- Condition Centers
It has only been a couple of months since the generic pharmaceutical industry kicked off its yearlong celebration of the 25th Anniversary of the enactment of the Drug Price Competition and Patent Term Restoration Act of 1984 (Hatch-Waxman Act), which created the modern US generic pharmaceutical industry.
In January, the Harris Poll published the results of a survey that found that 81% of respondents indicated that they would choose a generic over a brand name drug. This compares with just 68% in 2002. The poll also found that 40% of respondents said they would “always choose to buy generic drugs over brand name,” a 17% increase since 2006. Conversely, only 4% of respondents said they “would always choose to buy brand name prescription drugs over generics.”
Also during January, the results of the “National Health Spending in 2007” report was published that demonstrated growth in US health care spending in 2007 was at its slowest rate since 1998. The 4.9% increase in retail prescription drug spending, the slowest growth rate since 1963, was in part the result of “a further increase in the generic dispensing rate.” In addition, the report found that prescription drug prices grew at only 1.4% in 2007, “driven in part by increased use of generics and the introduction of generic drug discount programs by large retail chain stores.”
As America ended 2008, generics were being dispensed for approximately 69% of all prescriptions but accounted for only 16 cents of every dollar spent on prescription medicines. For 25 years, generic medicines have been saving patients and the government billions of dollars a year.
With the contribution of generic pharmaceuticals to affordable health care so evident, it is possible that the 25th Anniversary of Hatch-Waxman could see the floodgates open to even more significant patient savings, namely through the approval of a sciencebased pathway for biogenerics.
During the GPhA Annual Meeting, held in February, Rep Henry Waxman (D, CA) noted in a special message to our industry that, “Biologics are one of the fastest growing and most expensive categories of drugs, frequently costing tens of thousands, even hundreds of thousands of dollars per year. These drugs are often life-saving but when we originally enacted our law 25 plus years ago, biologics were essentially nonexistent, so we didn’t explicitly cover them under the law. A workable scientific regulatory and legal pathway for biogenerics will ensure more affordable medications for Americans, and we believe it will spur the innovation in the biotech markets. I intend to use my position as chairman (of the Energy and Commerce Committee) to improve the health and well-being of this nation. I know that a critical piece of achieving that goal is to bring generic competition to the biotech drug market. The ballooning costs of these drugs are unsustainable, and I want to work with the president, my committee, all my colleagues in Congress, and the full array of stakeholders to get this job done.”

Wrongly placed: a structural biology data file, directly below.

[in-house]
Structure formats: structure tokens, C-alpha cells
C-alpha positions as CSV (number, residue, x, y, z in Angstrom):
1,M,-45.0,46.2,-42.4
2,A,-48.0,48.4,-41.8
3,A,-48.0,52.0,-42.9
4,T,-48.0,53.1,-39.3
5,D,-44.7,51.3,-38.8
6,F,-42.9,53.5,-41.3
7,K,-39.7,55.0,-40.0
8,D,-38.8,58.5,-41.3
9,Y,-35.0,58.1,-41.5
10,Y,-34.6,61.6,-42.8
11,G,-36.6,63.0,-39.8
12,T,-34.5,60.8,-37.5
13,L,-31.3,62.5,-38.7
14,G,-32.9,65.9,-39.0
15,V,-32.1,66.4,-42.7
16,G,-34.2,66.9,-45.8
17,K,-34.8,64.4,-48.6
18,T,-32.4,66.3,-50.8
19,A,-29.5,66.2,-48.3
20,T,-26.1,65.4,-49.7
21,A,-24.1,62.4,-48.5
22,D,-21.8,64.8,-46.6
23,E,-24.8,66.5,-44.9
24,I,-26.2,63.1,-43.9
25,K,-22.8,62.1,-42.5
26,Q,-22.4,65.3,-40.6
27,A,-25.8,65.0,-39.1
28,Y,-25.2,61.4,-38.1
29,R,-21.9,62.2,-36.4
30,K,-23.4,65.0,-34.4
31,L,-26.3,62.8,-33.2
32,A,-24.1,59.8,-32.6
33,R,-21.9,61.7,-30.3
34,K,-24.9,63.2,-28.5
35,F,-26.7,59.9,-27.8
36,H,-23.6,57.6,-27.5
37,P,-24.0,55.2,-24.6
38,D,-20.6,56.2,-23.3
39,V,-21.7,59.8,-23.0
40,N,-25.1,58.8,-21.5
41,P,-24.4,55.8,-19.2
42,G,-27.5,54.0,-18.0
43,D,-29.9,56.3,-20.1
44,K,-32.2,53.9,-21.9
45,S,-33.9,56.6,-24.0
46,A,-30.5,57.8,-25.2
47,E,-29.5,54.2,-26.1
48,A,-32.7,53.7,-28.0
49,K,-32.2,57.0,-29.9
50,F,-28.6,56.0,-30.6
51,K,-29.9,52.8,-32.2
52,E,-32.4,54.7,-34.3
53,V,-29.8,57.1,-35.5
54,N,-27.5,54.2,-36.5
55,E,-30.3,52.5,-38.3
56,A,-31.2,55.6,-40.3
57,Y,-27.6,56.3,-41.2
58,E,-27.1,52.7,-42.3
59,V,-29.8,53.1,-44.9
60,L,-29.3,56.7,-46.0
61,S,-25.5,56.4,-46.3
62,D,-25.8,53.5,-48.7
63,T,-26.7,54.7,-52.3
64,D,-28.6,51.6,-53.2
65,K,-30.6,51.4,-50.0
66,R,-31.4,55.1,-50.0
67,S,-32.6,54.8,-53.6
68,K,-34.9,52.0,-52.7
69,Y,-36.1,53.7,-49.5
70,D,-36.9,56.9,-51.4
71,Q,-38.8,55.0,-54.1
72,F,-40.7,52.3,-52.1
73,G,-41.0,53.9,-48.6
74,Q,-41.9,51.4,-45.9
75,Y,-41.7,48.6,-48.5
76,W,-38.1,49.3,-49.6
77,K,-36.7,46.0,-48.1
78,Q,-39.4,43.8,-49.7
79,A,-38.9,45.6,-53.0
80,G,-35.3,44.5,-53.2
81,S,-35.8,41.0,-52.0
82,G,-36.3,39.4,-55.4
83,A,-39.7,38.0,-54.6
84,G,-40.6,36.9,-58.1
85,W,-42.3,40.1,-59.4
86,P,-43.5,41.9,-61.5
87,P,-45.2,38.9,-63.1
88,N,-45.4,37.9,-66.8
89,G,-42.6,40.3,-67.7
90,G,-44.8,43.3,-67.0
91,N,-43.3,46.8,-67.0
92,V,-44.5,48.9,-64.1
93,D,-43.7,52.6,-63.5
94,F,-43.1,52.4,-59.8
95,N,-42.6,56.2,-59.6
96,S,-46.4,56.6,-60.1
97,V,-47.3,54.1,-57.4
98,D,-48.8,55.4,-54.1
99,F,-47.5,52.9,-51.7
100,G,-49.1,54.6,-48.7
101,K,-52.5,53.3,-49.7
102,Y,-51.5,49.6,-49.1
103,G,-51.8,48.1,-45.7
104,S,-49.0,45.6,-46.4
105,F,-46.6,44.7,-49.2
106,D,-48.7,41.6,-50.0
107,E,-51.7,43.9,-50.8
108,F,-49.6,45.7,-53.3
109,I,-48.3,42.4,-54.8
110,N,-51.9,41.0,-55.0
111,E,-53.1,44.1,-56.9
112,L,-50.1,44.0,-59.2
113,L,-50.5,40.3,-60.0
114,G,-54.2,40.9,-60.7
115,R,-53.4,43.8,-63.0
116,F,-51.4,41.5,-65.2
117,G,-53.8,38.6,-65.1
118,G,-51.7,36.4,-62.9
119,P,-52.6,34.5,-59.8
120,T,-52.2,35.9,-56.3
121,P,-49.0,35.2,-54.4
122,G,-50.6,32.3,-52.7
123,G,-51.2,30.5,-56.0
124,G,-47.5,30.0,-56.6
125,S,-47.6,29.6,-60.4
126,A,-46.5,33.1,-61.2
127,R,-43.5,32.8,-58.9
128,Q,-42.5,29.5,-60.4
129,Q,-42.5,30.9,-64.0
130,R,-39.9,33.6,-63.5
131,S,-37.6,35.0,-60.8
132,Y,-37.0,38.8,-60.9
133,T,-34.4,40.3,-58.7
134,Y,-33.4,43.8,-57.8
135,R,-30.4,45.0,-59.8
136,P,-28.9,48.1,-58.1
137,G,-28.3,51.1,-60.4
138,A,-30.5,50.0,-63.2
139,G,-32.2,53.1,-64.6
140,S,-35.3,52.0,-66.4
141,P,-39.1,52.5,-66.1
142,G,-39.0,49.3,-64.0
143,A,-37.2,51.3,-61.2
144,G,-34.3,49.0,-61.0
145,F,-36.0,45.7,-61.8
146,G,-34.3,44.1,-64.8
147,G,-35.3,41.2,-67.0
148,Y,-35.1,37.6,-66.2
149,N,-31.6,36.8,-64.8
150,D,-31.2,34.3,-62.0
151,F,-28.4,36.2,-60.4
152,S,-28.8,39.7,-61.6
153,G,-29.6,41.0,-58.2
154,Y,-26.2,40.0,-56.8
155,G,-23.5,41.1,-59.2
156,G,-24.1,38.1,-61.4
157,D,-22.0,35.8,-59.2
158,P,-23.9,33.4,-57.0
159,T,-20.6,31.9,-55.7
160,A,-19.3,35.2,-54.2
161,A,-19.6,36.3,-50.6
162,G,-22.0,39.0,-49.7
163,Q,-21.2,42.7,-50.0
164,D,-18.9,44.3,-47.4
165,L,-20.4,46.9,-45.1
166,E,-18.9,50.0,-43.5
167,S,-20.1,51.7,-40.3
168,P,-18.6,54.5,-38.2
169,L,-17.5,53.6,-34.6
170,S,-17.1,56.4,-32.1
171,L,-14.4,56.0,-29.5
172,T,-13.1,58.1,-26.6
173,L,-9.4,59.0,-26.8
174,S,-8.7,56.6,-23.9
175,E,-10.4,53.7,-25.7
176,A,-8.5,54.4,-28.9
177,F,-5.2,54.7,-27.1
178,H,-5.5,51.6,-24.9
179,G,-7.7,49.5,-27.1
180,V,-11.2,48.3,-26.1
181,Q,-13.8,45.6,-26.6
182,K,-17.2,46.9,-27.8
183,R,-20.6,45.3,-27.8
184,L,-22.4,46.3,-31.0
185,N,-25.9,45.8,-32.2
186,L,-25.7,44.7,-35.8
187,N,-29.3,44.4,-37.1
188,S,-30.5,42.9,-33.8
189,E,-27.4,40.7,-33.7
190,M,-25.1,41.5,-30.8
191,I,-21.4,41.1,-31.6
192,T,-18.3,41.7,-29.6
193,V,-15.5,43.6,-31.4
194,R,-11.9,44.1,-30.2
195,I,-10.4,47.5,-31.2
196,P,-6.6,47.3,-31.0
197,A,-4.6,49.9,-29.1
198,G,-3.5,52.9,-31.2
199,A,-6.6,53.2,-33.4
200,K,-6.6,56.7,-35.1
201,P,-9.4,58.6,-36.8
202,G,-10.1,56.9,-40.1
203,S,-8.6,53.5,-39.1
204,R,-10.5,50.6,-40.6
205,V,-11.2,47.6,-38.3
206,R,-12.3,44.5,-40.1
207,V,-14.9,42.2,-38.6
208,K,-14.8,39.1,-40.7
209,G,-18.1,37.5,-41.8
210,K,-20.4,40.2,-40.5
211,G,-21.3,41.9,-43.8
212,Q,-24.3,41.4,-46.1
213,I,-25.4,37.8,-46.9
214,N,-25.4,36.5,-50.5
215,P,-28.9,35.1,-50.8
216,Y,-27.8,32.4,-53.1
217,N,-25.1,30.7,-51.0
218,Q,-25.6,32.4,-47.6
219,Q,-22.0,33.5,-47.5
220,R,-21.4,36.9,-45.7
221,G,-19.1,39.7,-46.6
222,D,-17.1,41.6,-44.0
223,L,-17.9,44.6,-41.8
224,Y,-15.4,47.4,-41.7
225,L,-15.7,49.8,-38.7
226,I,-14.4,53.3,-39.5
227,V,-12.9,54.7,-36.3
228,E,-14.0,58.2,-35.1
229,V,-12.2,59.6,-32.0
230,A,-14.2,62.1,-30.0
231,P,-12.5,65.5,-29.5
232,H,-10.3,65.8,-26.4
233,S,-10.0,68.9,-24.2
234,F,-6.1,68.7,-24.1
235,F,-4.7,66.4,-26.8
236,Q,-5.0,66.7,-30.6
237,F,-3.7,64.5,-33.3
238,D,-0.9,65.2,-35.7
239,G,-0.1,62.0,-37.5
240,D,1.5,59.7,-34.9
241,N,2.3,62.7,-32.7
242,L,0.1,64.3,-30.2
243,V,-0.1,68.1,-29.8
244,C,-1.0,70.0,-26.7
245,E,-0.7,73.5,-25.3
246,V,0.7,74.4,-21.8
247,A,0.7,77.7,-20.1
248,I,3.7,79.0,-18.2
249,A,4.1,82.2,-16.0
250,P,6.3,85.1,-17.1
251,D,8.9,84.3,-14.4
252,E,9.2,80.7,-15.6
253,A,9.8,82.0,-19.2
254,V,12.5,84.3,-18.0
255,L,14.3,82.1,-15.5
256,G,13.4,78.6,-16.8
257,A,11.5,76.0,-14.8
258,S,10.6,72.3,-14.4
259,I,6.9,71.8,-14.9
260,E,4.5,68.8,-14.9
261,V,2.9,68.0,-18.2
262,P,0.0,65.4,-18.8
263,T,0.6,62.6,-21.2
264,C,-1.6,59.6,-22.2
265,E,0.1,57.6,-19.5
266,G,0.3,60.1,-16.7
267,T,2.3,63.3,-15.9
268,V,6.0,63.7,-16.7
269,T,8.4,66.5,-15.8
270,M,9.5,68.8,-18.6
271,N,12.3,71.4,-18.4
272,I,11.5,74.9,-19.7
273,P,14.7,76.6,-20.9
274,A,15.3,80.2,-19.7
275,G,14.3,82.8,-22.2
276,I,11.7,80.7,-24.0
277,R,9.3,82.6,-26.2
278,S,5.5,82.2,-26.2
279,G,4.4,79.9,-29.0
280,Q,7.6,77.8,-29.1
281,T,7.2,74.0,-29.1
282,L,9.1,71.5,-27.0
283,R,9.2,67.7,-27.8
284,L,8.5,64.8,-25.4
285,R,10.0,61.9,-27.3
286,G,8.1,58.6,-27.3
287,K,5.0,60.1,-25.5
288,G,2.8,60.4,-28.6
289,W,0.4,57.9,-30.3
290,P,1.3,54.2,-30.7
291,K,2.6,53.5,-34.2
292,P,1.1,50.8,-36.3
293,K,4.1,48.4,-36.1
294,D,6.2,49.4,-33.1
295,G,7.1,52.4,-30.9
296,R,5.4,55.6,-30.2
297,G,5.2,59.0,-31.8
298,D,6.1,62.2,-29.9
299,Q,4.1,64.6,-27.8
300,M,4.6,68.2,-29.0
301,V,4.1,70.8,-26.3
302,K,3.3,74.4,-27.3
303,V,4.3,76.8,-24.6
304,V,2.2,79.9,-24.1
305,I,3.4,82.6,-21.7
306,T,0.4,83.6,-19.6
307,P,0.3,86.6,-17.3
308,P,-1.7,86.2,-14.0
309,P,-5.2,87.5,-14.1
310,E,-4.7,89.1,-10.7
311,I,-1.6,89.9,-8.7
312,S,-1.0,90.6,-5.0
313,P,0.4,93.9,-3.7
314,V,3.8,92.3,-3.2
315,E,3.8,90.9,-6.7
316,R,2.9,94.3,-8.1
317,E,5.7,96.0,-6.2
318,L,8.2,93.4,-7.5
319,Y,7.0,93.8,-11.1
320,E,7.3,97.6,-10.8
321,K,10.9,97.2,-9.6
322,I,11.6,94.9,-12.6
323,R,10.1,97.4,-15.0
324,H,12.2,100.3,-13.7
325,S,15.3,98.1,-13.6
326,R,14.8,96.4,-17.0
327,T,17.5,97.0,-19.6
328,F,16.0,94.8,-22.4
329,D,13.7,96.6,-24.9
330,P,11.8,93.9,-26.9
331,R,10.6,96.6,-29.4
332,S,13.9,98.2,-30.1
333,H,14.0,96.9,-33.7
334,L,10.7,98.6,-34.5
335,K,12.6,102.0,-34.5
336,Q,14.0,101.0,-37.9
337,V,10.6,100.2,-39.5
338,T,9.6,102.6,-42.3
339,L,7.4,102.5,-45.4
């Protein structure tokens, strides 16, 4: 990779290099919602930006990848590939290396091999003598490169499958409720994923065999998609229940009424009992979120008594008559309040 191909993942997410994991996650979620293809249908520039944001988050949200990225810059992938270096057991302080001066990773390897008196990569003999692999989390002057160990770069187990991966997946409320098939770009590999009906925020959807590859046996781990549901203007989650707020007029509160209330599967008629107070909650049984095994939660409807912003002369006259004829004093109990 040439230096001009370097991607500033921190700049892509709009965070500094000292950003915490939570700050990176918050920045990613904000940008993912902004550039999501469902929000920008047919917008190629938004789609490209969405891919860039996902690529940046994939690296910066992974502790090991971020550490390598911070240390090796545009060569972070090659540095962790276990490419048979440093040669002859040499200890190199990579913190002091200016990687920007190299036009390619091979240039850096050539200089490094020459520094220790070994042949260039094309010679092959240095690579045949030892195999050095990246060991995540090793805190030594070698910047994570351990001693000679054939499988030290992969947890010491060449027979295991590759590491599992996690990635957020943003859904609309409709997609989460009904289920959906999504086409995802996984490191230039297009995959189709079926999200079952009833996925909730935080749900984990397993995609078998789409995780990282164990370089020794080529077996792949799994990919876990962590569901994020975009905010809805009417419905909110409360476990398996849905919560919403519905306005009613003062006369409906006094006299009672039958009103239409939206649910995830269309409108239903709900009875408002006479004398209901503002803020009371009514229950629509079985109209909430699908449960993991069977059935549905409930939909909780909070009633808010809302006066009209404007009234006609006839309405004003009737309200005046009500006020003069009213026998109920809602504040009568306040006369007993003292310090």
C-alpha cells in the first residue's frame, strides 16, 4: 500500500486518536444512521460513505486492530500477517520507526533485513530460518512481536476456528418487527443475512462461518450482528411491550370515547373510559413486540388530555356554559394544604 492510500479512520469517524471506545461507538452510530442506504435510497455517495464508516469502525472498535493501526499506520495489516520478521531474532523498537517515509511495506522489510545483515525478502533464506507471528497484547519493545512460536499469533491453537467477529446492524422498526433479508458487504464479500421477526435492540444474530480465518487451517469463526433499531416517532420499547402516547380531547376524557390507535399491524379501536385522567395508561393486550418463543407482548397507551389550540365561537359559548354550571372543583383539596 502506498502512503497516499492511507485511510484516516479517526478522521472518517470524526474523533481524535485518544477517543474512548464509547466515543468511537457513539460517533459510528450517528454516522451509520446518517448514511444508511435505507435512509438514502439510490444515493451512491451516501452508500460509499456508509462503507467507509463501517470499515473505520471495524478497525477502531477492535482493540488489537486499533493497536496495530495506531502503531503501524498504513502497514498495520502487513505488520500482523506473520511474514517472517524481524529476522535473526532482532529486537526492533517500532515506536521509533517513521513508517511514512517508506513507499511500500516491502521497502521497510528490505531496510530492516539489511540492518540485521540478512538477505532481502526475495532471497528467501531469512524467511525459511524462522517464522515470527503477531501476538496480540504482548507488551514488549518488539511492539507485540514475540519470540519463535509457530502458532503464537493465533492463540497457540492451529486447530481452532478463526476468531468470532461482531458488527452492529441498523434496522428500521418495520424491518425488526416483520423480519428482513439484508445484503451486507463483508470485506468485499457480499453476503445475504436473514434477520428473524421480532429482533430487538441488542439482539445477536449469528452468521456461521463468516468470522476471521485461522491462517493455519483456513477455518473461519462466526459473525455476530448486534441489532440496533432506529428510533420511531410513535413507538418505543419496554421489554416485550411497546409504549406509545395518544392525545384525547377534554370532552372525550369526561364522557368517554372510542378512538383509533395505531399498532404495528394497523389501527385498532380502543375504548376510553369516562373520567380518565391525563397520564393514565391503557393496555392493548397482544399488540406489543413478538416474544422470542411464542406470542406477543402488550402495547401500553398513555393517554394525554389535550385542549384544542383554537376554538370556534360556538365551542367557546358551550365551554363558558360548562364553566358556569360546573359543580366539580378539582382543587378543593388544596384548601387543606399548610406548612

On March 11, Rep Waxman made good on that promise, introducing HR 1427, the Bipartisan Biogenerics Consensus Bill: “Promoting Innovation and Access to Life-Saving Medicine Act,” with Reps Nathan Deal (R, GA), Frank Pallone (D, NJ), and Jo Ann Emerson (R, MO). This bipartisan, consensus bill achieves the balance of fostering pharmaceutical innovation while also making affordable medicines available to patients.
Consumer, business, and labor organizations, and many of our nation’s governors support legislation that brings biogeneric medicines to patients sooner rather than later. Over the past 2 years, members of Congress have learned a great deal about biogenerics and heard from the FDA that the science exists to approve safe, effective, and affordable biogenerics. They have heard that the FDA scientists want the authority and flexibility to determine how to best ensure safety and efficacy. In addition, they have heard that significant cost savings will result from bringing biogenerics to patients.
Studies continue to show that creating a workable biogenerics approval pathway will not only bring life-saving medicines to patients in need, it also will save our health care system billions of dollars.
Hatch-Waxman has clearly demonstrated that we can achieve the much needed balance between pharmaceutical competition and innovation for the benefit of patients, payers, and state and federal governments. We have done it before with generics, and we can do it again with biogenerics. Although there will be much debate as legislation moves forward, we are hopeful that biogeneric legislation will provide the capstone to our celebration of 25 years of more affordable medicines for consumers.